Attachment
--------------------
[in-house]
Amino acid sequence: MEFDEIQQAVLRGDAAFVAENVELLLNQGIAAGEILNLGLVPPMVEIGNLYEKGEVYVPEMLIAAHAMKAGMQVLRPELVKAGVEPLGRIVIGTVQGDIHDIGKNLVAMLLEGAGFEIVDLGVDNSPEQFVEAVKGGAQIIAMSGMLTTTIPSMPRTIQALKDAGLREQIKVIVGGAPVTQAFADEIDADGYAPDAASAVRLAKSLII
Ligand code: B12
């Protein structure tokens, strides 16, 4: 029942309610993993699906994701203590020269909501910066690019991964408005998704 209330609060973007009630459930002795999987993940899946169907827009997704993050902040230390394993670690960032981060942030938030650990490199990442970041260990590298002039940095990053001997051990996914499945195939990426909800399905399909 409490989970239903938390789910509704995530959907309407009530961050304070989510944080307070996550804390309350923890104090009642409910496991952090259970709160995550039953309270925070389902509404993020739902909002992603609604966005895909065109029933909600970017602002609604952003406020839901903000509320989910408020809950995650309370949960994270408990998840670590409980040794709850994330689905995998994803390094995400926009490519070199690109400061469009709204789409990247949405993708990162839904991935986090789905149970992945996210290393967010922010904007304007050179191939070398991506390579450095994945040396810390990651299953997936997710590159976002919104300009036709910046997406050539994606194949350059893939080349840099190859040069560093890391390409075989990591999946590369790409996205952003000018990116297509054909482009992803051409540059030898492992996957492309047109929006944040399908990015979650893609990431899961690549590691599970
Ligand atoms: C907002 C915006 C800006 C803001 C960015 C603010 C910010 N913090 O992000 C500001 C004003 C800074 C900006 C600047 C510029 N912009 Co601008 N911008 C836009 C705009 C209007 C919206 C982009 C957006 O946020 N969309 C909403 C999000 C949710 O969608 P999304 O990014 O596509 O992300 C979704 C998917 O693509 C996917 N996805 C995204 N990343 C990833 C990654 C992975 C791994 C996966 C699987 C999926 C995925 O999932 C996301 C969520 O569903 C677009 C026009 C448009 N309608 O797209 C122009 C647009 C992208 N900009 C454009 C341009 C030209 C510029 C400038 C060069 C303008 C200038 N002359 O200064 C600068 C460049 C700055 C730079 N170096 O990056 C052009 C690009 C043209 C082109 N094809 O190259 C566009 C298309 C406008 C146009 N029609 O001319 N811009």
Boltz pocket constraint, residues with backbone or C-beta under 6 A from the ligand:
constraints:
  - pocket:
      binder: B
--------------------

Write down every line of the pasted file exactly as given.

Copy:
[in-house]
Amino acid sequence: MEFDEIQQAVLRGDAAFVAENVELLLNQGIAAGEILNLGLVPPMVEIGNLYEKGEVYVPEMLIAAHAMKAGMQVLRPELVKAGVEPLGRIVIGTVQGDIHDIGKNLVAMLLEGAGFEIVDLGVDNSPEQFVEAVKGGAQIIAMSGMLTTTIPSMPRTIQALKDAGLREQIKVIVGGAPVTQAFADEIDADGYAPDAASAVRLAKSLII
Ligand code: B12
């Protein structure tokens, strides 16, 4: 029942309610993993699906994701203590020269909501910066690019991964408005998704 209330609060973007009630459930002795999987993940899946169907827009997704993050902040230390394993670690960032981060942030938030650990490199990442970041260990590298002039940095990053001997051990996914499945195939990426909800399905399909 409490989970239903938390789910509704995530959907309407009530961050304070989510944080307070996550804390309350923890104090009642409910496991952090259970709160995550039953309270925070389902509404993020739902909002992603609604966005895909065109029933909600970017602002609604952003406020839901903000509320989910408020809950995650309370949960994270408990998840670590409980040794709850994330689905995998994803390094995400926009490519070199690109400061469009709204789409990247949405993708990162839904991935986090789905149970992945996210290393967010922010904007304007050179191939070398991506390579450095994945040396810390990651299953997936997710590159976002919104300009036709910046997406050539994606194949350059893939080349840099190859040069560093890391390409075989990591999946590369790409996205952003000018990116297509054909482009992803051409540059030898492992996957492309047109929006944040399908990015979650893609990431899961690549590691599970
Ligand atoms: C907002 C915006 C800006 C803001 C960015 C603010 C910010 N913090 O992000 C500001 C004003 C800074 C900006 C600047 C510029 N912009 Co601008 N911008 C836009 C705009 C209007 C919206 C982009 C957006 O946020 N969309 C909403 C999000 C949710 O969608 P999304 O990014 O596509 O992300 C979704 C998917 O693509 C996917 N996805 C995204 N990343 C990833 C990654 C992975 C791994 C996966 C699987 C999926 C995925 O999932 C996301 C969520 O569903 C677009 C026009 C448009 N309608 O797209 C122009 C647009 C992208 N900009 C454009 C341009 C030209 C510029 C400038 C060069 C303008 C200038 N002359 O200064 C600068 C460049 C700055 C730079 N170096 O990056 C052009 C690009 C043209 C082109 N094809 O190259 C566009 C298309 C406008 C146009 N029609 O001319 N811009």
Boltz pocket constraint, residues with backbone or C-beta under 6 A from the ligand:
constraints:
  - pocket:
      binder: B